Researchers tasked an AI computer with analysing 1.77 million electrocardiogram (ECG) – which monitor electrical activity of the heart – results from 400,000 people to see who had a higher risk of dying within the next 12 months. The team from US healthcare provider Geisinger in Pennsylvania trained two sets of AI algorithms. One of the algorithms was only given the ECG data, while the other was given the ECG data and the patient’s sex and age.
The team then measured the AI’s success using AUC – which examines how an algorithm distinguishes between two groups.
The two groups were divided into those who survived, and those who died within a year. Both algorithms consistently scored above 0.85 – with 1.0 being a perfect score.
Doctors, however, only scored between 0.65 and 0.8 and the AI was able to determine who was most at risk even when the healthcare professionals could not do so.
What is bizarre however is that the researchers are unsure how the AI is managing to do it.
Study lead author Brandon Fornwalt told New Scientist: “No matter what, the voltage-based model was always better than any model you could build out of things that we already measure from an ECG.
“That finding suggests that the model is seeing things that humans probably can’t see, or at least that we just ignore and think are normal.”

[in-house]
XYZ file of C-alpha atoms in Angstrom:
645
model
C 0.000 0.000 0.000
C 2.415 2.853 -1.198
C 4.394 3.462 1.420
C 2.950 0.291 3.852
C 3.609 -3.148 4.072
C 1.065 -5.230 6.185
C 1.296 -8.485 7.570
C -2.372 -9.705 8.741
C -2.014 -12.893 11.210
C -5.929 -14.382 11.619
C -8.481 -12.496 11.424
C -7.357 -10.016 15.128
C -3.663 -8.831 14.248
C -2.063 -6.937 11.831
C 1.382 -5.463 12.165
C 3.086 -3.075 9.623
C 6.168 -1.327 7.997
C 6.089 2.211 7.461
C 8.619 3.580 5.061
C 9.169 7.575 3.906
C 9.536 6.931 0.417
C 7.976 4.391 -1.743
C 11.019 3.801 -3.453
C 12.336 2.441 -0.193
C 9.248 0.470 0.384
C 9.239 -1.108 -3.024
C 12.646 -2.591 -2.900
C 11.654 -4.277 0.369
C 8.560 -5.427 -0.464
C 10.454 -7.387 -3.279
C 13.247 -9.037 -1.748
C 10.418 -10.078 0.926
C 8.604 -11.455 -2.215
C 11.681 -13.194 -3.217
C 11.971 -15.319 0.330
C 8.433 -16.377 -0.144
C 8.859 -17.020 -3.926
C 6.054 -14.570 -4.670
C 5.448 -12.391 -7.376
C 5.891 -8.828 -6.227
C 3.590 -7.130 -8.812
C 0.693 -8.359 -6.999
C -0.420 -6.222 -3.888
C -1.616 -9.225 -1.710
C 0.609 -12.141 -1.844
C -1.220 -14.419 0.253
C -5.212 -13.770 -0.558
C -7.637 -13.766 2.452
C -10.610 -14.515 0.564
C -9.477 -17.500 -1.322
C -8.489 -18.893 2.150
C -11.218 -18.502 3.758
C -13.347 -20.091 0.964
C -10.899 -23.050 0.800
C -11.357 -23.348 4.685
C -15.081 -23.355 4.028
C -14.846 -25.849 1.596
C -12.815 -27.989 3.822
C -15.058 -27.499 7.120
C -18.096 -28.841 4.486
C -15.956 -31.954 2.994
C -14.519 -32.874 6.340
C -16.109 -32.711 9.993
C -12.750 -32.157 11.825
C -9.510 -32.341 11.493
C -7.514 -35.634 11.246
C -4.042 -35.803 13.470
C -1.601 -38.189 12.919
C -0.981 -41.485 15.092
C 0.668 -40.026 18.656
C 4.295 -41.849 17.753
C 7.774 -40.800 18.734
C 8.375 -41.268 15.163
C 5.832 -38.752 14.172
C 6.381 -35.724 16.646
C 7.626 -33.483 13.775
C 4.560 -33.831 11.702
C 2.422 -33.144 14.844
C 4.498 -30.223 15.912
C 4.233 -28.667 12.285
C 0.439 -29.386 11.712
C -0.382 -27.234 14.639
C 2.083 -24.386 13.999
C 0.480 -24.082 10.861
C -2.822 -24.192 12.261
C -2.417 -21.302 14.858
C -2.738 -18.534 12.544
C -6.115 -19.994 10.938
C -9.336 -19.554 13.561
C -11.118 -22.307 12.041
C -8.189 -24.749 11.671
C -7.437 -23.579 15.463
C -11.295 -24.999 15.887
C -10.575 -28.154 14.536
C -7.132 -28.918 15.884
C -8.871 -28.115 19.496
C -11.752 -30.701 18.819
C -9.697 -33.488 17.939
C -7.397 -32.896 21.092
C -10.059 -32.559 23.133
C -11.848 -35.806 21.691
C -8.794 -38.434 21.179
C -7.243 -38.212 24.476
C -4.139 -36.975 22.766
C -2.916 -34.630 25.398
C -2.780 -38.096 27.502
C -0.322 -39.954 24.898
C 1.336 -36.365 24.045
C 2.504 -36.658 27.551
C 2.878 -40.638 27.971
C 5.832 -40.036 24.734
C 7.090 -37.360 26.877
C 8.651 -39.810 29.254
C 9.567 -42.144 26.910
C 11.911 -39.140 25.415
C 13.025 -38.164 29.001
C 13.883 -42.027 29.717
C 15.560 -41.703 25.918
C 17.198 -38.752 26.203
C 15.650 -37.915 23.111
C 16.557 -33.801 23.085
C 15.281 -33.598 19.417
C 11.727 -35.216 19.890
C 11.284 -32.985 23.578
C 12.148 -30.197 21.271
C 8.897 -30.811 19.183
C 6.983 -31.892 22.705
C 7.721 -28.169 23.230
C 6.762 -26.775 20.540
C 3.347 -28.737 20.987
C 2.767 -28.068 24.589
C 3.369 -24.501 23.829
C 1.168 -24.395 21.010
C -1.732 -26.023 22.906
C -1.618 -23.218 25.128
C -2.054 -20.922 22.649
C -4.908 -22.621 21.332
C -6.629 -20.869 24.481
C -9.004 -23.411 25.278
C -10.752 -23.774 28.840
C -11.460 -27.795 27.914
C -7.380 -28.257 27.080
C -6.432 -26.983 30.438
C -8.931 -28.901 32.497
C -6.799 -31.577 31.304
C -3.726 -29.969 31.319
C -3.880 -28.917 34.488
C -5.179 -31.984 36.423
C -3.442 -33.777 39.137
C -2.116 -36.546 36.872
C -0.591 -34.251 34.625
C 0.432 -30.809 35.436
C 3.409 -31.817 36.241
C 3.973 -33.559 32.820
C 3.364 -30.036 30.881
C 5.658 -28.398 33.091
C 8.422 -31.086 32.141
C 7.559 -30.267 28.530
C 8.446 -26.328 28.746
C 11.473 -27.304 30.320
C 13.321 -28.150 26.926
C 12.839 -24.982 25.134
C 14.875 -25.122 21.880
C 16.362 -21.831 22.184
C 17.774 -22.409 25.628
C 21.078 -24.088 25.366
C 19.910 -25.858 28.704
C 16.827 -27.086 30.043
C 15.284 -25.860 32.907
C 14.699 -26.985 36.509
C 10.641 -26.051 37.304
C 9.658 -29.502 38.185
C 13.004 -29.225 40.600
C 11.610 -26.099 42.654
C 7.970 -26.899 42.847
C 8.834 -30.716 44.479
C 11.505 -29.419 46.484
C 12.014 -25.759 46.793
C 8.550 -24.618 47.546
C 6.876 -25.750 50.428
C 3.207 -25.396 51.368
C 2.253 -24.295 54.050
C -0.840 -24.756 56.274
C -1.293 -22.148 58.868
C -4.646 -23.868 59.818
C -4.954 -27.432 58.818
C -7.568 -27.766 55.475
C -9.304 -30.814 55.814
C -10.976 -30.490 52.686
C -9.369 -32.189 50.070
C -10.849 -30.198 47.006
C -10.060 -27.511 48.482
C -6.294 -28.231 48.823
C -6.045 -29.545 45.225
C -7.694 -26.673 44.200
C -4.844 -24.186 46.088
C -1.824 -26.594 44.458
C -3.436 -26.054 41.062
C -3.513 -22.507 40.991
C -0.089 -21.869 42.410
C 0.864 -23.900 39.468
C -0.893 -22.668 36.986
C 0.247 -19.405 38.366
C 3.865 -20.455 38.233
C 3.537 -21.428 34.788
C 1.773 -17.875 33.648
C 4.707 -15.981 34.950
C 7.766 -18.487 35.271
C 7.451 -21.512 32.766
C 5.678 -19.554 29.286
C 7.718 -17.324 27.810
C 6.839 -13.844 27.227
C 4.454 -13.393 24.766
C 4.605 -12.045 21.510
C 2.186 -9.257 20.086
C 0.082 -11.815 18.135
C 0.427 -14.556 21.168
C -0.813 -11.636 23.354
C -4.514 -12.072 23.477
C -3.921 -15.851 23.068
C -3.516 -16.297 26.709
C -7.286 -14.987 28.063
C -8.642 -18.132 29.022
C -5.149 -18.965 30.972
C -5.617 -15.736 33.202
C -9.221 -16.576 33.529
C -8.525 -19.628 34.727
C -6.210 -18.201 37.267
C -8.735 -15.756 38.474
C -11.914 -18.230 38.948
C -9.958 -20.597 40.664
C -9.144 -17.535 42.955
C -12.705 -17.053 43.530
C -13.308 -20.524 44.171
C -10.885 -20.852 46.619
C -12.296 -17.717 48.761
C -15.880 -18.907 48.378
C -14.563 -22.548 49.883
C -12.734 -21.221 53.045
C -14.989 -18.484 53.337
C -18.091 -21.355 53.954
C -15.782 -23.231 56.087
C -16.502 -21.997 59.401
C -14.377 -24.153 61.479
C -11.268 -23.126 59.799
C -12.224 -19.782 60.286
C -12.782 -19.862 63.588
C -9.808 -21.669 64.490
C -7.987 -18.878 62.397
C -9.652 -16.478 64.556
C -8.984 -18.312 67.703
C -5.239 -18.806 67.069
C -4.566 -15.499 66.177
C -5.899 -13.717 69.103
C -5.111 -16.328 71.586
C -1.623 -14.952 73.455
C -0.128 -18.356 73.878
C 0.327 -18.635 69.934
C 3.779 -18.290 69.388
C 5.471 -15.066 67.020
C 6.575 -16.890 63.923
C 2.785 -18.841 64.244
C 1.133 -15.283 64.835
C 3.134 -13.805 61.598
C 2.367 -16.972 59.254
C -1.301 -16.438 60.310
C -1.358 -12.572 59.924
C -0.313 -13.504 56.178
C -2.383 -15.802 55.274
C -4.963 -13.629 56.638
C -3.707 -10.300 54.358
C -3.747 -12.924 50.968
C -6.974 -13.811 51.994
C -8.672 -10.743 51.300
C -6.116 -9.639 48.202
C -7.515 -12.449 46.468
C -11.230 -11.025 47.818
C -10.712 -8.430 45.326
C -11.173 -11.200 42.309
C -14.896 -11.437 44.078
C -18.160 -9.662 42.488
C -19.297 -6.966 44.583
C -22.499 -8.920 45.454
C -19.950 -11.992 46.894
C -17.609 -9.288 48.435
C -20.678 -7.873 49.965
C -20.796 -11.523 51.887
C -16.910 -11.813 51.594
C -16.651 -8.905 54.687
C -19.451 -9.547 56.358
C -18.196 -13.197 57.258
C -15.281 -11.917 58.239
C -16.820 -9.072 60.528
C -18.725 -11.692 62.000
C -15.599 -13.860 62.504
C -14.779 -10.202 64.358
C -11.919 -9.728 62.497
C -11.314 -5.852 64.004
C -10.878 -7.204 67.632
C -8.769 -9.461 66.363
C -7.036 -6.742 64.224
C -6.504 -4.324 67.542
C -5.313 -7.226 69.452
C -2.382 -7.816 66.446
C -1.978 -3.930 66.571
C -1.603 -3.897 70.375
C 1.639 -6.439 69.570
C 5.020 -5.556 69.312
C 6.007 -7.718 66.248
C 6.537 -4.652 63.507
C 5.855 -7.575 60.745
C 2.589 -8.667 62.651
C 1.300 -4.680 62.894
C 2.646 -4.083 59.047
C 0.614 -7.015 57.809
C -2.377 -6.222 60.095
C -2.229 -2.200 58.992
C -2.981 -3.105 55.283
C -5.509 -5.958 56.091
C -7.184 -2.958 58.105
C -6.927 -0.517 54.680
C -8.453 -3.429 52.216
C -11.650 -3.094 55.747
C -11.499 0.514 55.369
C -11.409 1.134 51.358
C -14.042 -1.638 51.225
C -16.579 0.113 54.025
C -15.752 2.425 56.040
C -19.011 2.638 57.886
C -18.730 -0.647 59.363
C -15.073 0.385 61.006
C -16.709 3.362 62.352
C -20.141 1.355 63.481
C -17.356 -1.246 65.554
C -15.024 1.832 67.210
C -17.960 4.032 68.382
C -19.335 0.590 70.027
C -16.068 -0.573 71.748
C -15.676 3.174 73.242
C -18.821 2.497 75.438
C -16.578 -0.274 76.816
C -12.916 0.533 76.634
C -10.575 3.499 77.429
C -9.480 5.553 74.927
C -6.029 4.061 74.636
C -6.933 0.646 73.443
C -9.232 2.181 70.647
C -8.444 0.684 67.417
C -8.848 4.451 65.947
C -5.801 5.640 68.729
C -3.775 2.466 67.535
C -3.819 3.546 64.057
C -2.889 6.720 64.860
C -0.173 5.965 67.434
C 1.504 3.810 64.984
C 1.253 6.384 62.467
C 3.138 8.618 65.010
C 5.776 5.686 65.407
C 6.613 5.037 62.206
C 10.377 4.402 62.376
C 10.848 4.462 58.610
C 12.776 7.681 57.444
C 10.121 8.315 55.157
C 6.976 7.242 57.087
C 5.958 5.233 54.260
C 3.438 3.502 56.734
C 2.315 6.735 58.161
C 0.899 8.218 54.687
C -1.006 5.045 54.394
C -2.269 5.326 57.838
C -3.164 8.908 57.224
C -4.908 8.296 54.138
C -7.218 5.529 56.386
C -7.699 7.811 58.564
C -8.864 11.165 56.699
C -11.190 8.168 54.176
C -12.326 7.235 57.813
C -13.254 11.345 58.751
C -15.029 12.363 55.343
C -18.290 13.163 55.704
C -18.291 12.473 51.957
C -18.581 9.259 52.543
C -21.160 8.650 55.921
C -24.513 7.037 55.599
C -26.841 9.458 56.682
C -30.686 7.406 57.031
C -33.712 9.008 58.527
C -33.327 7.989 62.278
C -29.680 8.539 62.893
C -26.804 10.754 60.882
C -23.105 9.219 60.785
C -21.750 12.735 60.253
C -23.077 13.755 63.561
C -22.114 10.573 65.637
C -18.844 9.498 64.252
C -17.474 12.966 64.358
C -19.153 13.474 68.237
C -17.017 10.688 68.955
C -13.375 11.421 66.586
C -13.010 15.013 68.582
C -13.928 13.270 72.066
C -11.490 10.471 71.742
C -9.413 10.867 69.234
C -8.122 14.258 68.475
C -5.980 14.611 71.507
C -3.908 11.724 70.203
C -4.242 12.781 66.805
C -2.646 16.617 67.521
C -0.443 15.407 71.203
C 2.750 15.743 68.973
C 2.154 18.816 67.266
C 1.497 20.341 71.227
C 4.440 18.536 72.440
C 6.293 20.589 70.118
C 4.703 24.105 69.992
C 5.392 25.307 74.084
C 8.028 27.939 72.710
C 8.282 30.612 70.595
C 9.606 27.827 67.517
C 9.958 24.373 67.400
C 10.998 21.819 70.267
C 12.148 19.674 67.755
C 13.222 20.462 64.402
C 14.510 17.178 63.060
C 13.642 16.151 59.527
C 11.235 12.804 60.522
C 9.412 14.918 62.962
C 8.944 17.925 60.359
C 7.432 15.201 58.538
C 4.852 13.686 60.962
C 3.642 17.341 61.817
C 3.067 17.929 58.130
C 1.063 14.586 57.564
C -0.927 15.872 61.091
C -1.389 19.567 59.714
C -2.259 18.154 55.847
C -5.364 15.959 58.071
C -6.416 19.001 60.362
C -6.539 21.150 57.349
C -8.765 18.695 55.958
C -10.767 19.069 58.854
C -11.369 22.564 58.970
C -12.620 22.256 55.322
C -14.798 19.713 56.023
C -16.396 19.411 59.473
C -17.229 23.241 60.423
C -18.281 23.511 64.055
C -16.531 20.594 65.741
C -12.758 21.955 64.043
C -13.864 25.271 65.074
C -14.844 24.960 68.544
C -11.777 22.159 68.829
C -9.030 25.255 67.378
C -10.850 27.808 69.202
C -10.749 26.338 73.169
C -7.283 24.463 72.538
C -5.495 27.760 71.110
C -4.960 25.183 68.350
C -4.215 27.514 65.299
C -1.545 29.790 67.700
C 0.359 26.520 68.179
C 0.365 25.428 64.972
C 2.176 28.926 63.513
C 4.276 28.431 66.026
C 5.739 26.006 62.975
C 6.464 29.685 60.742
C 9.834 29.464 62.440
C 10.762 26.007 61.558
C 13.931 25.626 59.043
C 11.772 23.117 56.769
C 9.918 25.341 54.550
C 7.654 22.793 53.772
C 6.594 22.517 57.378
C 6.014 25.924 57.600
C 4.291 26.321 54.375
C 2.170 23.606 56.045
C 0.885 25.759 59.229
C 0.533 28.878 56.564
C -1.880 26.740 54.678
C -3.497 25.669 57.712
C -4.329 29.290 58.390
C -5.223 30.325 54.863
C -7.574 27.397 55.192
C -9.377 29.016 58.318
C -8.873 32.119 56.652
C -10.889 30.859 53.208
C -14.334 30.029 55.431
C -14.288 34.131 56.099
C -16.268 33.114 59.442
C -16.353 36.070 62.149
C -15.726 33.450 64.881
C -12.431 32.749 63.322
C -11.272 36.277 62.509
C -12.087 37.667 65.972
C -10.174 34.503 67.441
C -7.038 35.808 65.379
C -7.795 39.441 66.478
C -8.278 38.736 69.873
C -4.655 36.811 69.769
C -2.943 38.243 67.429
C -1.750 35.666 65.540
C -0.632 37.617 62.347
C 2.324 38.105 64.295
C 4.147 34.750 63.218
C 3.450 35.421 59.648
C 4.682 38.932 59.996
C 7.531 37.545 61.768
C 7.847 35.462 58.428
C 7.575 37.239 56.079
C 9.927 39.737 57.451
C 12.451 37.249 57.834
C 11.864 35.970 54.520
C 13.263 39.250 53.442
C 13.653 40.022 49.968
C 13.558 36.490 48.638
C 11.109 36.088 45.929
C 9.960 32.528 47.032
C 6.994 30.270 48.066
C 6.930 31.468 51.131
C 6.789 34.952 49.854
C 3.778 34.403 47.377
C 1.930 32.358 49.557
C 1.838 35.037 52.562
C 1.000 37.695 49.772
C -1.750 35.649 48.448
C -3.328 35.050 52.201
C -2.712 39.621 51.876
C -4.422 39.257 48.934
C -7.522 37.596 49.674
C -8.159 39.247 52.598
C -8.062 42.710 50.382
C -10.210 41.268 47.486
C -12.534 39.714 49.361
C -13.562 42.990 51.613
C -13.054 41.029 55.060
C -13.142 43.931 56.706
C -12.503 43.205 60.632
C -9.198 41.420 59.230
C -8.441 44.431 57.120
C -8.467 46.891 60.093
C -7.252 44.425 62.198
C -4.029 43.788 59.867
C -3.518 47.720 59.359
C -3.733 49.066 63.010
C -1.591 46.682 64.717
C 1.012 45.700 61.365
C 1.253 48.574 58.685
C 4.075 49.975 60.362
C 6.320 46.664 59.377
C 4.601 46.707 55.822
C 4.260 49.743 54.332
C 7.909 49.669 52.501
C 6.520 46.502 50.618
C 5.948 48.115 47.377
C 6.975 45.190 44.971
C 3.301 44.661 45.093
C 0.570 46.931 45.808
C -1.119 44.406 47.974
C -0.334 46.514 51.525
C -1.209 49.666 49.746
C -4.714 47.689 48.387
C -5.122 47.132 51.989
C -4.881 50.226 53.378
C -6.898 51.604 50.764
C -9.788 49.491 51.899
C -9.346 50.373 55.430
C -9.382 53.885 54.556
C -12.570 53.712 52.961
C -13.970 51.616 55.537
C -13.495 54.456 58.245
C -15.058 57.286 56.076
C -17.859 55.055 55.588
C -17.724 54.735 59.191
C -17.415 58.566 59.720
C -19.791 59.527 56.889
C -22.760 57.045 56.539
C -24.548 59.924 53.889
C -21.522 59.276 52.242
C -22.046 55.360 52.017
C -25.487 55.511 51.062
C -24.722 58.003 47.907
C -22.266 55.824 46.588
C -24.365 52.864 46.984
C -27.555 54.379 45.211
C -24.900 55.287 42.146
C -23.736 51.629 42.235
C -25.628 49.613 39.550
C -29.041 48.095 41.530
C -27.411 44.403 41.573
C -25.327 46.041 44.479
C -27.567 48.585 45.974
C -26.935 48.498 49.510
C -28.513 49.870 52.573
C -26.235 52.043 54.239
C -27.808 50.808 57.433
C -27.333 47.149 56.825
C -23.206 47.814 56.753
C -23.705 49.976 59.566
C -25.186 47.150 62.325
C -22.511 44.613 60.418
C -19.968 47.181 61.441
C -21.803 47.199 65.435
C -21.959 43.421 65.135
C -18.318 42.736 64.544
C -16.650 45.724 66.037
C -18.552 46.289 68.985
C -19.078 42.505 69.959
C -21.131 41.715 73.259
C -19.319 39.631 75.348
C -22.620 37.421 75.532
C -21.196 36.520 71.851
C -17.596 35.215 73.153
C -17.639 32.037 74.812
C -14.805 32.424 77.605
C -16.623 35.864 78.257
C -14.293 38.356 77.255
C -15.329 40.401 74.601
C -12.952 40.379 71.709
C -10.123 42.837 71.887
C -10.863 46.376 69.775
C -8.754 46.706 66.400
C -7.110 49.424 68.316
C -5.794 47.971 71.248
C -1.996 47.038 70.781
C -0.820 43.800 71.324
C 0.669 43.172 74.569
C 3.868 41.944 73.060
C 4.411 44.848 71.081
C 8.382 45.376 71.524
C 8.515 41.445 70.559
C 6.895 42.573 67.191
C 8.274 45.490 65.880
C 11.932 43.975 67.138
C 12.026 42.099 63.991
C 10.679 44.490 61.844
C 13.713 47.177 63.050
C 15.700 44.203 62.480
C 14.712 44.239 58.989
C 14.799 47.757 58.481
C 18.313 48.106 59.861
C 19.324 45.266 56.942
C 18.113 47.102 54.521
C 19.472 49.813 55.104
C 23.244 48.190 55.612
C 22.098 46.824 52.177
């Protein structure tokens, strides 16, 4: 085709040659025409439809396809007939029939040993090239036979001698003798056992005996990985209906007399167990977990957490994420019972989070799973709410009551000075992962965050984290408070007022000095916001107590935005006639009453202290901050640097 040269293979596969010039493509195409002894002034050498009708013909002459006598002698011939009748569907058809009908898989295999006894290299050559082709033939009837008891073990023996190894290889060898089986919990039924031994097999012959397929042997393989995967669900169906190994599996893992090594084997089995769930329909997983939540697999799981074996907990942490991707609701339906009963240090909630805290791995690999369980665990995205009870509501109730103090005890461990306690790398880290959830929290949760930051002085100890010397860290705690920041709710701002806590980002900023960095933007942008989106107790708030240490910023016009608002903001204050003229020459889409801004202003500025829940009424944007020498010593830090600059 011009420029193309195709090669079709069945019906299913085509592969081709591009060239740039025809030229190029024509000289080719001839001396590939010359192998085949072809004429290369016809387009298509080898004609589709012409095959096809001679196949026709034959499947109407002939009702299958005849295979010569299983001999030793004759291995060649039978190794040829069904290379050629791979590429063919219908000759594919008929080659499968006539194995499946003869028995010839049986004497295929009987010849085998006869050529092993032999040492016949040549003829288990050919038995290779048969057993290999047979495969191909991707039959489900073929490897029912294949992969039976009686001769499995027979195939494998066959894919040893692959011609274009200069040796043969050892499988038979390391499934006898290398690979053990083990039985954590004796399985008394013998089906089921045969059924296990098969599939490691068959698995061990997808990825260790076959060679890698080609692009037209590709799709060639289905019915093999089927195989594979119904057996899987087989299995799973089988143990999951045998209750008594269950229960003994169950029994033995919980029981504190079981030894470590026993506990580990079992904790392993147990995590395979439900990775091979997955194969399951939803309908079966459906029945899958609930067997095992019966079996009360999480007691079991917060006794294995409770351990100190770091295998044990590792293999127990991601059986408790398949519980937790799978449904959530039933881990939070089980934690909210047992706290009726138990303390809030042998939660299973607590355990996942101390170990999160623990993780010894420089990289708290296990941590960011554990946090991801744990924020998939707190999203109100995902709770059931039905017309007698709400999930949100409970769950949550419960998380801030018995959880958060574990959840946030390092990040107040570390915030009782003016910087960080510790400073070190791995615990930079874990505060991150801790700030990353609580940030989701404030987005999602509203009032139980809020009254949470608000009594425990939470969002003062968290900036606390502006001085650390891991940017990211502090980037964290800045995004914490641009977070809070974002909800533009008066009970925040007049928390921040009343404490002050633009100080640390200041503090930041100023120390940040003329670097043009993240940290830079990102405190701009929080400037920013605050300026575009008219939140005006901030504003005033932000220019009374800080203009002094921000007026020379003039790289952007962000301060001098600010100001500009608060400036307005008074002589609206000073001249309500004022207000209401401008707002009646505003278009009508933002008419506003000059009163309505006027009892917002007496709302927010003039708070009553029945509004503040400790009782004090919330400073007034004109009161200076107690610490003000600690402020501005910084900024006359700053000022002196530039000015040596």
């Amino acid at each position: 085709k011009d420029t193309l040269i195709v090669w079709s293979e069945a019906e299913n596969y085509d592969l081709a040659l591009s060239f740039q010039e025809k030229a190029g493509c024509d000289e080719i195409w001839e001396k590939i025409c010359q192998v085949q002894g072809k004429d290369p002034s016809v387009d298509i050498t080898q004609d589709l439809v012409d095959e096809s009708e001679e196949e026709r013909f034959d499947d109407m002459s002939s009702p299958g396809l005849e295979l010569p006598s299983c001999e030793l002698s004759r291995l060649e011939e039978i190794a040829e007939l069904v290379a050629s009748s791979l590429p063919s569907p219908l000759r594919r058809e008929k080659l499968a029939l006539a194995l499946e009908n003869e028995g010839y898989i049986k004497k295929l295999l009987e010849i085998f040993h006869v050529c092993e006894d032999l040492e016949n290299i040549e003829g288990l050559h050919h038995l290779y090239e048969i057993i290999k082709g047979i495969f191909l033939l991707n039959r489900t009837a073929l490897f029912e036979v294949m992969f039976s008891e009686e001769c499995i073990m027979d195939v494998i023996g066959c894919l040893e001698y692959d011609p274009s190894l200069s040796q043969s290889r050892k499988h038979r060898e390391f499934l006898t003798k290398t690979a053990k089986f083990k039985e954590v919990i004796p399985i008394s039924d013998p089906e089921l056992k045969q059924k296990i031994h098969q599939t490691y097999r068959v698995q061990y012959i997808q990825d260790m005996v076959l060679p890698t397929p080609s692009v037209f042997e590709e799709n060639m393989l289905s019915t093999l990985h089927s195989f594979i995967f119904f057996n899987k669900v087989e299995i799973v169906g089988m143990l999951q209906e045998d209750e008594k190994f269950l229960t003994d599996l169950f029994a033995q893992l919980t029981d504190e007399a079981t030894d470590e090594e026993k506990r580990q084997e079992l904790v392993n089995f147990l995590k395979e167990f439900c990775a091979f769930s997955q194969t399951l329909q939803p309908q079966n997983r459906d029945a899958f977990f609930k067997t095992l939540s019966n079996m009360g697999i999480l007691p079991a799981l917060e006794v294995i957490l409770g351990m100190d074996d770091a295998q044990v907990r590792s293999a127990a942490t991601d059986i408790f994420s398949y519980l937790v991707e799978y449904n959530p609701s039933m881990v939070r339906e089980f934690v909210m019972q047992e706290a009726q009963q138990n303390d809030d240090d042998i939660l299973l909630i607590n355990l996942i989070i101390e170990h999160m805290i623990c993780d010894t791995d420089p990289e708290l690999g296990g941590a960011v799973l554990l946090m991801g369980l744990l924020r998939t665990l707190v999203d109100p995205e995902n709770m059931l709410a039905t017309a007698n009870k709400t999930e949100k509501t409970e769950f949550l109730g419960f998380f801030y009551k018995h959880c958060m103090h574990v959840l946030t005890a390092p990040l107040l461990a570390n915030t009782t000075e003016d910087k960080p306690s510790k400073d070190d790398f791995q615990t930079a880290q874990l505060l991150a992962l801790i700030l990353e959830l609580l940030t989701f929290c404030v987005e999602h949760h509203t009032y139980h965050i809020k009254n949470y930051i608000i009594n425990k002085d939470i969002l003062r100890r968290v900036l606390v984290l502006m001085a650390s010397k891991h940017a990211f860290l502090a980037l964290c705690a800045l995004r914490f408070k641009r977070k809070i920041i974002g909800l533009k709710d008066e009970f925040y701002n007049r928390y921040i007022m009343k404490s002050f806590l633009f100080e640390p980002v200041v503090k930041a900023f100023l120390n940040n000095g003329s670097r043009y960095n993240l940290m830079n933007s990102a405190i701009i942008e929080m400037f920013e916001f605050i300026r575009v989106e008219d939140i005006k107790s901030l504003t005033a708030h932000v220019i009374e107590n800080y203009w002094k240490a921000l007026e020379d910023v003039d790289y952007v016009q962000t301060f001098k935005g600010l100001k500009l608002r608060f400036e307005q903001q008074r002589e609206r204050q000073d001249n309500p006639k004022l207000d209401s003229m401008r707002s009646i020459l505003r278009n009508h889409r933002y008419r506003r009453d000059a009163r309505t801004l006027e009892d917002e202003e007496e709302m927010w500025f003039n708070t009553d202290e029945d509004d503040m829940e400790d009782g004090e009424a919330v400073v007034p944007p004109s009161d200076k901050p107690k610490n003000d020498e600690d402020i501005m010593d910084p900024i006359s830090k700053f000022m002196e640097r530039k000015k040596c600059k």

In August this year, a study from the Max Planck Institute for Biology of Ageing, Germany, showed that doctors were able to measure 14 metabolic substances in blood which can give a clear indication of whether you will live for more than another decade.
The study was able to predict the results with astonishing accuracy after analysing 44,168 people, aged between 18 and 109.
This figure dropped to around 72 percent when the individual was older than 60-years-old, however.
The team wrote in their paper published in Nature Communications: “We subsequently show that the prediction accuracy of 5- and 10-year mortality based on a model containing the identified biomarkers and sex is better than that of a model containing conventional risk factors for mortality.
“In combination, these biomarkers clearly improve risk prediction of 5- and 10-year mortality as compared to conventional risk factors across all ages.
“These results suggest that metabolic biomarker profiling could potentially be used to guide patient care, if further validated in relevant clinical settings.”